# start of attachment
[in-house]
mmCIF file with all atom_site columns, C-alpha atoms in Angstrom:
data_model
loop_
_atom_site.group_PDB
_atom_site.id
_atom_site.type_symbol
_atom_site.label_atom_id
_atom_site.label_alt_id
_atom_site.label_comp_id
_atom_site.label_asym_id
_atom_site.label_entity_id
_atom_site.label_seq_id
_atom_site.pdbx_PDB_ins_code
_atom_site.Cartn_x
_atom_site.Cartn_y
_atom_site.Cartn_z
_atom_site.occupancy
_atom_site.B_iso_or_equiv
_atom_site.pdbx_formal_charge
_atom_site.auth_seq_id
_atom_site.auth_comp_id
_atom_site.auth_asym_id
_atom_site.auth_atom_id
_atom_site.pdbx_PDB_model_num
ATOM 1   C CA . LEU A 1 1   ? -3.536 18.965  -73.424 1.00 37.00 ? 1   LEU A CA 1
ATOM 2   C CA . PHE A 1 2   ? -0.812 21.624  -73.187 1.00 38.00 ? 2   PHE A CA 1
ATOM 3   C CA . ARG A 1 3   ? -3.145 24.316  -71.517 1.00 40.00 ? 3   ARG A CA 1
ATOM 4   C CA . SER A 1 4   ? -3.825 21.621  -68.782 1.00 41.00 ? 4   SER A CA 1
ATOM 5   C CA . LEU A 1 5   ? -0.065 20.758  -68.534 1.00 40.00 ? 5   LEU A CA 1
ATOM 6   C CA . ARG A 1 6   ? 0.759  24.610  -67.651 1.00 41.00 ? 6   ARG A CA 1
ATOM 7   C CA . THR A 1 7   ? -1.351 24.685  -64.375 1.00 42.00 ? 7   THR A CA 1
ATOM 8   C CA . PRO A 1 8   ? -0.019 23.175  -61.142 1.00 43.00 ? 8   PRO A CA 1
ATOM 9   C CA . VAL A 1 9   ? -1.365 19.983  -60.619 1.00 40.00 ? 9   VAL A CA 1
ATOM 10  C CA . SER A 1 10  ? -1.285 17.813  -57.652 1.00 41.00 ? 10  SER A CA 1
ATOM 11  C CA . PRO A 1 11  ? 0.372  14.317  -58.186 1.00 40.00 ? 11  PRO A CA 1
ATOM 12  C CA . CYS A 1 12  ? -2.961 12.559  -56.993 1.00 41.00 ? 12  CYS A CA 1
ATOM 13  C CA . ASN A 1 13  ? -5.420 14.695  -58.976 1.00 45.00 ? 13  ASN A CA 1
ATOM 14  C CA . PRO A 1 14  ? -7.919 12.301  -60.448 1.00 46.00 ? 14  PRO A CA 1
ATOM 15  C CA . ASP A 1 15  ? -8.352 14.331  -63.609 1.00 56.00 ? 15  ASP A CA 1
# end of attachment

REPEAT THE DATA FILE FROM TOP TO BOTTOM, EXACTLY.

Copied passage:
[in-house]
mmCIF file with all atom_site columns, C-alpha atoms in Angstrom:
data_model
loop_
_atom_site.group_PDB
_atom_site.id
_atom_site.type_symbol
_atom_site.label_atom_id
_atom_site.label_alt_id
_atom_site.label_comp_id
_atom_site.label_asym_id
_atom_site.label_entity_id
_atom_site.label_seq_id
_atom_site.pdbx_PDB_ins_code
_atom_site.Cartn_x
_atom_site.Cartn_y
_atom_site.Cartn_z
_atom_site.occupancy
_atom_site.B_iso_or_equiv
_atom_site.pdbx_formal_charge
_atom_site.auth_seq_id
_atom_site.auth_comp_id
_atom_site.auth_asym_id
_atom_site.auth_atom_id
_atom_site.pdbx_PDB_model_num
ATOM 1   C CA . LEU A 1 1   ? -3.536 18.965  -73.424 1.00 37.00 ? 1   LEU A CA 1
ATOM 2   C CA . PHE A 1 2   ? -0.812 21.624  -73.187 1.00 38.00 ? 2   PHE A CA 1
ATOM 3   C CA . ARG A 1 3   ? -3.145 24.316  -71.517 1.00 40.00 ? 3   ARG A CA 1
ATOM 4   C CA . SER A 1 4   ? -3.825 21.621  -68.782 1.00 41.00 ? 4   SER A CA 1
ATOM 5   C CA . LEU A 1 5   ? -0.065 20.758  -68.534 1.00 40.00 ? 5   LEU A CA 1
ATOM 6   C CA . ARG A 1 6   ? 0.759  24.610  -67.651 1.00 41.00 ? 6   ARG A CA 1
ATOM 7   C CA . THR A 1 7   ? -1.351 24.685  -64.375 1.00 42.00 ? 7   THR A CA 1
ATOM 8   C CA . PRO A 1 8   ? -0.019 23.175  -61.142 1.00 43.00 ? 8   PRO A CA 1
ATOM 9   C CA . VAL A 1 9   ? -1.365 19.983  -60.619 1.00 40.00 ? 9   VAL A CA 1
ATOM 10  C CA . SER A 1 10  ? -1.285 17.813  -57.652 1.00 41.00 ? 10  SER A CA 1
ATOM 11  C CA . PRO A 1 11  ? 0.372  14.317  -58.186 1.00 40.00 ? 11  PRO A CA 1
ATOM 12  C CA . CYS A 1 12  ? -2.961 12.559  -56.993 1.00 41.00 ? 12  CYS A CA 1
ATOM 13  C CA . ASN A 1 13  ? -5.420 14.695  -58.976 1.00 45.00 ? 13  ASN A CA 1
ATOM 14  C CA . PRO A 1 14  ? -7.919 12.301  -60.448 1.00 46.00 ? 14  PRO A CA 1
ATOM 15  C CA . ASP A 1 15  ? -8.352 14.331  -63.609 1.00 56.00 ? 15  ASP A CA 1